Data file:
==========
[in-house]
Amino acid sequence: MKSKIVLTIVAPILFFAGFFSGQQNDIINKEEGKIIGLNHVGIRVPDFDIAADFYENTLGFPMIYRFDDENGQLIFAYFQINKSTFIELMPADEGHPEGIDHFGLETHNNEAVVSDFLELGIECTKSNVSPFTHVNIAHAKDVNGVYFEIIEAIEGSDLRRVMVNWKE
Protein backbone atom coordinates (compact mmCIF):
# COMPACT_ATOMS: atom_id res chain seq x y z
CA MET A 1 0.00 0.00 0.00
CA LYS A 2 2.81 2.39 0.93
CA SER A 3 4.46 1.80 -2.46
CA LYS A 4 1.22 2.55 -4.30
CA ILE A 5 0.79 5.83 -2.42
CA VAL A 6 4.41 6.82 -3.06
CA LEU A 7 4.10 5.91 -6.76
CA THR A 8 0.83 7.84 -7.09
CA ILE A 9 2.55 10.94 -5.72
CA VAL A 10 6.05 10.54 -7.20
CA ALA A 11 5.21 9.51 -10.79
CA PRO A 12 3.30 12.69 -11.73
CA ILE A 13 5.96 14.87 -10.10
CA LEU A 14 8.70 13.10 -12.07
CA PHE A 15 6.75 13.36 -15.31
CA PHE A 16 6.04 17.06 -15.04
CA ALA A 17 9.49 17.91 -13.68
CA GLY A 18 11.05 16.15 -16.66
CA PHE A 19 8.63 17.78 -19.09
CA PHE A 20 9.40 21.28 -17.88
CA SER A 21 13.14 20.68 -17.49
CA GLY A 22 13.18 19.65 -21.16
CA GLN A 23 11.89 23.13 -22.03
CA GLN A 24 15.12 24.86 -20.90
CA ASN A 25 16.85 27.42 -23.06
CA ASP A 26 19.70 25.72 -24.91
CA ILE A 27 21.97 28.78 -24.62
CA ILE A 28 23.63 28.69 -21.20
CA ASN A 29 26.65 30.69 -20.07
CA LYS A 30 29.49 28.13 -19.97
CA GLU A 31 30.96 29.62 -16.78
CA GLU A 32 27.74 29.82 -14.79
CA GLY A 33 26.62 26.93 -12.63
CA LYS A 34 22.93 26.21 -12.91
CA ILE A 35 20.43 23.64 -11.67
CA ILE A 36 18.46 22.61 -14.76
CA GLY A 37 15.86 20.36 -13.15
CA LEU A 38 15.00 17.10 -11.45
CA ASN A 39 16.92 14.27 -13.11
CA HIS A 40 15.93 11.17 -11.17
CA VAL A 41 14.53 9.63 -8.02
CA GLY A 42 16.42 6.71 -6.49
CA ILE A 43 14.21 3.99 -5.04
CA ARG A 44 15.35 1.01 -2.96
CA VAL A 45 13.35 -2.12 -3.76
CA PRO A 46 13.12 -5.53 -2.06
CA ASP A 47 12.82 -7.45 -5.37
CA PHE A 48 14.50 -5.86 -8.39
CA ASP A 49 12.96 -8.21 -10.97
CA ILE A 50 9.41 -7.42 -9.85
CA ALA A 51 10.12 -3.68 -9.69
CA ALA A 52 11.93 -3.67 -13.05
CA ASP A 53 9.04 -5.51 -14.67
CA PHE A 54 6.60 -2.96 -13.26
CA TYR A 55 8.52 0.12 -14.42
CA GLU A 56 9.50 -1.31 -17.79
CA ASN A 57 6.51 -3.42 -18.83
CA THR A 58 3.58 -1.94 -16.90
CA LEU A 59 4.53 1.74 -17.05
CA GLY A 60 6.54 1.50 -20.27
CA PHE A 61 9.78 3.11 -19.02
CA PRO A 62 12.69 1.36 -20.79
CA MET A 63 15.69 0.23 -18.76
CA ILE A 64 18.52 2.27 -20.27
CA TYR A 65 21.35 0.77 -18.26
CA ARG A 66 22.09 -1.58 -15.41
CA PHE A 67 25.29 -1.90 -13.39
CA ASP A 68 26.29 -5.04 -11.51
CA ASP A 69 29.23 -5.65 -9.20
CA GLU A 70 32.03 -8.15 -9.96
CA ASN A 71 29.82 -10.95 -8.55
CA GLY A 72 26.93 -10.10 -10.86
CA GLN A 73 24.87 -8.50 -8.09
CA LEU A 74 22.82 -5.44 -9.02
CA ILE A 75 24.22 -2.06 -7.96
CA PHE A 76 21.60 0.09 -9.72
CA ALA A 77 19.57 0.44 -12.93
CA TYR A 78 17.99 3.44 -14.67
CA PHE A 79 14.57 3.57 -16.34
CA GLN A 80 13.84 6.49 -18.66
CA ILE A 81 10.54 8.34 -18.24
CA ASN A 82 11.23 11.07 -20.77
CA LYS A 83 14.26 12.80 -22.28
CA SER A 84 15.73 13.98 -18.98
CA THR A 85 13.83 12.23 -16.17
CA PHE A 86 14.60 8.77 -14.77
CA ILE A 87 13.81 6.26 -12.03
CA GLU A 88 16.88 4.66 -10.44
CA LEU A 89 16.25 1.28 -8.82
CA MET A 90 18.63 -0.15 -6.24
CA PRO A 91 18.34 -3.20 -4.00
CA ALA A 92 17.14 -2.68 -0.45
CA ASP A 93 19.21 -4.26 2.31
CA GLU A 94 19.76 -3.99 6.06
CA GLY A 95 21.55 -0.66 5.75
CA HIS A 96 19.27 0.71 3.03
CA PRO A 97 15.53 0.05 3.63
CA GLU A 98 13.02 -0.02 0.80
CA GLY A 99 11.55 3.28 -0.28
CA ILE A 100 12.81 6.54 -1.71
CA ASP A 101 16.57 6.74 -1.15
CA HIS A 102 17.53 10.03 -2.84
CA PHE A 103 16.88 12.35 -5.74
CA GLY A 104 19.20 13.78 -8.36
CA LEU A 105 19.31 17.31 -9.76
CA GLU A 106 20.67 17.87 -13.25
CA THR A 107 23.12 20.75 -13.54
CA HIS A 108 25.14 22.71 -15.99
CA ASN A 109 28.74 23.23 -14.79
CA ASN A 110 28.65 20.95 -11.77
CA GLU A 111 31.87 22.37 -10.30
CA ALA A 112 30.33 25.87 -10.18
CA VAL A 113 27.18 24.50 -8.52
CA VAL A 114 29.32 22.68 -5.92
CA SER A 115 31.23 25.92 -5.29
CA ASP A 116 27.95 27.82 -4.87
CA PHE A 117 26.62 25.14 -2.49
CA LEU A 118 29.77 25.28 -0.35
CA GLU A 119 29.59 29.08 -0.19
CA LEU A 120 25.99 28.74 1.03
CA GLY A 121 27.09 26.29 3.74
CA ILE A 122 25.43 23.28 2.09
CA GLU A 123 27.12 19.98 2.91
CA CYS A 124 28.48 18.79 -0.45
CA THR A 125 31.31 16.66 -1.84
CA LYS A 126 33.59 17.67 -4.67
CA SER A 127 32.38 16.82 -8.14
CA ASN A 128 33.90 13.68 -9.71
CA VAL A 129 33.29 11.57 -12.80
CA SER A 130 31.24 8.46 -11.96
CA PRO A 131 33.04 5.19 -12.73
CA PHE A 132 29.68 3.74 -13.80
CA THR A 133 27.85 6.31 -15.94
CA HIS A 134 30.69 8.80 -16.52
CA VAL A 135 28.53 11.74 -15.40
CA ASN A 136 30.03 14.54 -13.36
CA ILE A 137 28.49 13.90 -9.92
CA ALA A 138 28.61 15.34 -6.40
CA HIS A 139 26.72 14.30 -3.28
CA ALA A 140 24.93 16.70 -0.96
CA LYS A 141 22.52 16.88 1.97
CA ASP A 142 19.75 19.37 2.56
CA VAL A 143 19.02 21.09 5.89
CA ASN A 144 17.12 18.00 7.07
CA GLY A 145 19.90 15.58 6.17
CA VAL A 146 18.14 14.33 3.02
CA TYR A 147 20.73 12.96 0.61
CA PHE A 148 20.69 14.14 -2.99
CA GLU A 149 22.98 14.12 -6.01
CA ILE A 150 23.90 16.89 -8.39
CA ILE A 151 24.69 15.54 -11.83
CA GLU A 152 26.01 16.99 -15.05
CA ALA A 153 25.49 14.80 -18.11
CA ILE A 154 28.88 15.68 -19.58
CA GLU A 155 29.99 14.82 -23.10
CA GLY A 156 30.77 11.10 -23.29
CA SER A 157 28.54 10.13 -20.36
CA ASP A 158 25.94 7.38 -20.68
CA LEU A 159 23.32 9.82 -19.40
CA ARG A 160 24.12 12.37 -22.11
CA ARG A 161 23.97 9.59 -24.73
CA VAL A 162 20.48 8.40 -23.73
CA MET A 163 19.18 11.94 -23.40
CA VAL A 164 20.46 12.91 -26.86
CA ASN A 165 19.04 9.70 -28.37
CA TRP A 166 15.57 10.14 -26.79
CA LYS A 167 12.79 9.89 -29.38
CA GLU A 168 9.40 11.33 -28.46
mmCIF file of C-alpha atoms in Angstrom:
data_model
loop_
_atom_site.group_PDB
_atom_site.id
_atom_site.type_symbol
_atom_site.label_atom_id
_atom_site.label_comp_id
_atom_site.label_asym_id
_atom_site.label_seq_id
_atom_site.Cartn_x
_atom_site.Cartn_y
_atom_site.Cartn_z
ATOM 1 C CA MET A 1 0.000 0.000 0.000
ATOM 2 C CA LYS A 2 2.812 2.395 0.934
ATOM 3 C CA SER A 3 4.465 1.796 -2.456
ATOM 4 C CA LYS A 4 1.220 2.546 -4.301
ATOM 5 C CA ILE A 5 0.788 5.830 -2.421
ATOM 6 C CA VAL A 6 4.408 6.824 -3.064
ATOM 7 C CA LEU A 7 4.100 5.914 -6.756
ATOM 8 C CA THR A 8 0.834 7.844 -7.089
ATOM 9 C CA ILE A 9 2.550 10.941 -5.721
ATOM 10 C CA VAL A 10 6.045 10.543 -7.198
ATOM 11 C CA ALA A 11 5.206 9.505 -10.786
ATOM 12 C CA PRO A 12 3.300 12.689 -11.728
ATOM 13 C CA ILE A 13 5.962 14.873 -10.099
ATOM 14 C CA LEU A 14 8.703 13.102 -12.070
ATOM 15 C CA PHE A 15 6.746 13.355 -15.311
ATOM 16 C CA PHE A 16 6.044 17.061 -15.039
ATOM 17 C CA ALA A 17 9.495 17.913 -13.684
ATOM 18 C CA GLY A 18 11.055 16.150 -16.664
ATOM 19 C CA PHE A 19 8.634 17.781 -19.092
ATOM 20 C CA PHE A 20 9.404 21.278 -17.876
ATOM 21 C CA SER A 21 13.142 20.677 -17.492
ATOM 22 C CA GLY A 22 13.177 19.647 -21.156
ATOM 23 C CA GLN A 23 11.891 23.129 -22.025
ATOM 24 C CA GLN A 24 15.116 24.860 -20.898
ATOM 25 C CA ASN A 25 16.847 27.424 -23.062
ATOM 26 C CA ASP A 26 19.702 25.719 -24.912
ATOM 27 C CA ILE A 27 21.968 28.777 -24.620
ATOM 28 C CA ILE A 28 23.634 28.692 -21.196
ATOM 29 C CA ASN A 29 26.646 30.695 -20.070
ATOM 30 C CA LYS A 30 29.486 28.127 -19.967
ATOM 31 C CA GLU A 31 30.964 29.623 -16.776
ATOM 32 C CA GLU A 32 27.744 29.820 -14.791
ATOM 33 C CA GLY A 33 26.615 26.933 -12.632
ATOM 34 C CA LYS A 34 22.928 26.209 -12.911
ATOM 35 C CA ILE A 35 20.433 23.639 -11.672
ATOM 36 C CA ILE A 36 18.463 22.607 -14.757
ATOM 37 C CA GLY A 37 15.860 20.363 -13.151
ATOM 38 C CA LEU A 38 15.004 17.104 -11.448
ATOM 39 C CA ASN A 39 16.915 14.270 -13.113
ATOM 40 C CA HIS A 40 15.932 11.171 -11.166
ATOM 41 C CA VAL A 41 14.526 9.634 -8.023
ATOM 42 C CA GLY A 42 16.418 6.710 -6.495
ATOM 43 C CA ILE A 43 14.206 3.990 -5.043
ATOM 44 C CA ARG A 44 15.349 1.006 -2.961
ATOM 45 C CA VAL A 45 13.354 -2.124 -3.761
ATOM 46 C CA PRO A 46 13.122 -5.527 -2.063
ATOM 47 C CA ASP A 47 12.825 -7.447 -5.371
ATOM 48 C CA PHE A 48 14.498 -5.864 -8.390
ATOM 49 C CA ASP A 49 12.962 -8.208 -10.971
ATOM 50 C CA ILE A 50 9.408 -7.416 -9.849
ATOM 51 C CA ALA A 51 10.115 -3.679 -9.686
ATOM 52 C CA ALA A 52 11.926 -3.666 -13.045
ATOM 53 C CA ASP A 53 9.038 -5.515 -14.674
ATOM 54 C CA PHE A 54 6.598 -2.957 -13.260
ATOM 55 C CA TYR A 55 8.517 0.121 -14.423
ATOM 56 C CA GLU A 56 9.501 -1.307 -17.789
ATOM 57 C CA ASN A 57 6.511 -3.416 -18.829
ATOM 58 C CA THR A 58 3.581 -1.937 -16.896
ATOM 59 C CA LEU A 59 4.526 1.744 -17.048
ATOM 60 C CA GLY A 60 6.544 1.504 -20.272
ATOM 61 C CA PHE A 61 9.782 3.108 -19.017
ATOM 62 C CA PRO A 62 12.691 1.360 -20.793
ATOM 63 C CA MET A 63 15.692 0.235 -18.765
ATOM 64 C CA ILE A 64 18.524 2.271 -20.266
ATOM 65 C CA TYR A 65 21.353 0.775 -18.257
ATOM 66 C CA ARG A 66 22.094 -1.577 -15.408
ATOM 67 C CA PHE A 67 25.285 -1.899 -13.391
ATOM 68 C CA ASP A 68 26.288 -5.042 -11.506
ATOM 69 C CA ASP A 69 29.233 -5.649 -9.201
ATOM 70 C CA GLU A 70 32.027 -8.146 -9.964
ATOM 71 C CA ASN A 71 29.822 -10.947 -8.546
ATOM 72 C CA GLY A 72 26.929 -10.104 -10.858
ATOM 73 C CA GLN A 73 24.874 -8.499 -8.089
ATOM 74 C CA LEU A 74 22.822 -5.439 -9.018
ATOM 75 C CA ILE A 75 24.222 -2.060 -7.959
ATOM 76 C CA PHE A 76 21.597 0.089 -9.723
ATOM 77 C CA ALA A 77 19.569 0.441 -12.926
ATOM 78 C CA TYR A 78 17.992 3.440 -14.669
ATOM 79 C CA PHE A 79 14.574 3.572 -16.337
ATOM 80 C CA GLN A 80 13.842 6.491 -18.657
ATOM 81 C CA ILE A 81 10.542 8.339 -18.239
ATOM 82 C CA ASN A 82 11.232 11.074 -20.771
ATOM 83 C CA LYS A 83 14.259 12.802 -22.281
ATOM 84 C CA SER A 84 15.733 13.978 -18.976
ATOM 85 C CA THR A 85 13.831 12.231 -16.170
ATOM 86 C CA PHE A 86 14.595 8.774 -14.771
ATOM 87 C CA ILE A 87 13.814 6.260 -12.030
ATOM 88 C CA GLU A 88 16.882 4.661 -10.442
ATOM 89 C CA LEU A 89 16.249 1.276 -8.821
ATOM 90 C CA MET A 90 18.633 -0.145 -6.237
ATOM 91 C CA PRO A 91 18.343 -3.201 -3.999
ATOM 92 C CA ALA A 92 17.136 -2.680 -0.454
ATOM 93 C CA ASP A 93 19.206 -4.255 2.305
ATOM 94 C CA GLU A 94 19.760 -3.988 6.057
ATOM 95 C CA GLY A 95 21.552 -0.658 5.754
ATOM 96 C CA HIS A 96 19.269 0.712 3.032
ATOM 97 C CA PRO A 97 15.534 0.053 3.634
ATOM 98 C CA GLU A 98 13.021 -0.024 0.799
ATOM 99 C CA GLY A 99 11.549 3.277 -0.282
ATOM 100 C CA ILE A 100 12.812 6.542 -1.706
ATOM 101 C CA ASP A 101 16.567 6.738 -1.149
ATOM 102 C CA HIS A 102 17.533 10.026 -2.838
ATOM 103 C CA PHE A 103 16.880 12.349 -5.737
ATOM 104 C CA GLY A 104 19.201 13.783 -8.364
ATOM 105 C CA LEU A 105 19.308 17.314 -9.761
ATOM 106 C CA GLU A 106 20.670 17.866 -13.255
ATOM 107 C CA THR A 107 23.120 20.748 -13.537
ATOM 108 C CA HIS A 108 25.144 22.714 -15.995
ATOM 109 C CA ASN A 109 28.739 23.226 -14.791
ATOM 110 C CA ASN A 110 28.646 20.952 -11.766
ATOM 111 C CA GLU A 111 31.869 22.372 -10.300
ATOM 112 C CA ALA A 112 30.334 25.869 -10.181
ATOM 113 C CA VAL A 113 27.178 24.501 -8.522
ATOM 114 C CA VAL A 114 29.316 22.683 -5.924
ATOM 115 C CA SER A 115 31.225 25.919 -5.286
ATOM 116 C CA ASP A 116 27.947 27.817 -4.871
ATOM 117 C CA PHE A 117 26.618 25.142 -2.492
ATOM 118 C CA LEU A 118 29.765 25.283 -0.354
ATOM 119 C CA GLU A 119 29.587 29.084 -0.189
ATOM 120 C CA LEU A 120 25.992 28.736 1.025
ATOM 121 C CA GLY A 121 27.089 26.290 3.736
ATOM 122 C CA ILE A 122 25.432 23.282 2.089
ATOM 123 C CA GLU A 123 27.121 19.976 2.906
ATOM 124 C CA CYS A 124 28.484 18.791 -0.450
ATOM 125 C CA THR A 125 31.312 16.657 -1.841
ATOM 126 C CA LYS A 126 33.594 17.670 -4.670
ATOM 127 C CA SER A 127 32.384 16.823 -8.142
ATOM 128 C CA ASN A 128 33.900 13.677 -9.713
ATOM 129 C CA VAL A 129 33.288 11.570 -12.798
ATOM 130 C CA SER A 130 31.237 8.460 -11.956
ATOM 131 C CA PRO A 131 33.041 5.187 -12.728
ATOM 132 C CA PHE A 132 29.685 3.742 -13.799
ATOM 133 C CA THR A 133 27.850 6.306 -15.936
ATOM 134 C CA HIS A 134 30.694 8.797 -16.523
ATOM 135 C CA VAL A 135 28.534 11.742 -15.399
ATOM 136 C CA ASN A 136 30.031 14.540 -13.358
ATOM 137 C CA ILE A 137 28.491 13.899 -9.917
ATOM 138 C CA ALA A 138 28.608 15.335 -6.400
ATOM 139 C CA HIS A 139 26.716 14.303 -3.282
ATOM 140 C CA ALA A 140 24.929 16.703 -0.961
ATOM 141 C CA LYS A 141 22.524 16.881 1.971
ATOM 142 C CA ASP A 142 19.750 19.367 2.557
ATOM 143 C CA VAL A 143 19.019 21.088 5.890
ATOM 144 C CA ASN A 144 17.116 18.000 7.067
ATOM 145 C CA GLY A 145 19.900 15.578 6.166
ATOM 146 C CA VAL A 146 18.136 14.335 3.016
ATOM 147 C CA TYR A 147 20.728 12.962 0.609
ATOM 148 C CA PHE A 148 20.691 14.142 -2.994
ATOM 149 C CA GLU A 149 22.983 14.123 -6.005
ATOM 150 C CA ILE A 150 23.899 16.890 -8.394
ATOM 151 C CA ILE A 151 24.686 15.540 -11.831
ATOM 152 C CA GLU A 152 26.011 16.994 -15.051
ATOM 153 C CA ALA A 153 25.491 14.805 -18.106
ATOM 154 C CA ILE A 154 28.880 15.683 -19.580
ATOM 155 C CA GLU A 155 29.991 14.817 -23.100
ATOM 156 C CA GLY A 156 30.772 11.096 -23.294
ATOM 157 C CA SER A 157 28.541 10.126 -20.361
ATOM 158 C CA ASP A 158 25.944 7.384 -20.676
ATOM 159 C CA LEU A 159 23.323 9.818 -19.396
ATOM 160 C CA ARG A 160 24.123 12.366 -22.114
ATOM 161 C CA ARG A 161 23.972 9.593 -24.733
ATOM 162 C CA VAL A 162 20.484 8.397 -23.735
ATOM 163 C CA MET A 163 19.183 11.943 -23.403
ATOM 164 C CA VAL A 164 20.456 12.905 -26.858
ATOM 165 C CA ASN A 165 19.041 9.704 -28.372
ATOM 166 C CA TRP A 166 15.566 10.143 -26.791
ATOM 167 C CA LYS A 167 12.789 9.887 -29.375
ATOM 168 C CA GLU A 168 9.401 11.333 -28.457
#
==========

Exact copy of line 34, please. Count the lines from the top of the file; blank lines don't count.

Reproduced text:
CA LYS A 30 29.49 28.13 -19.97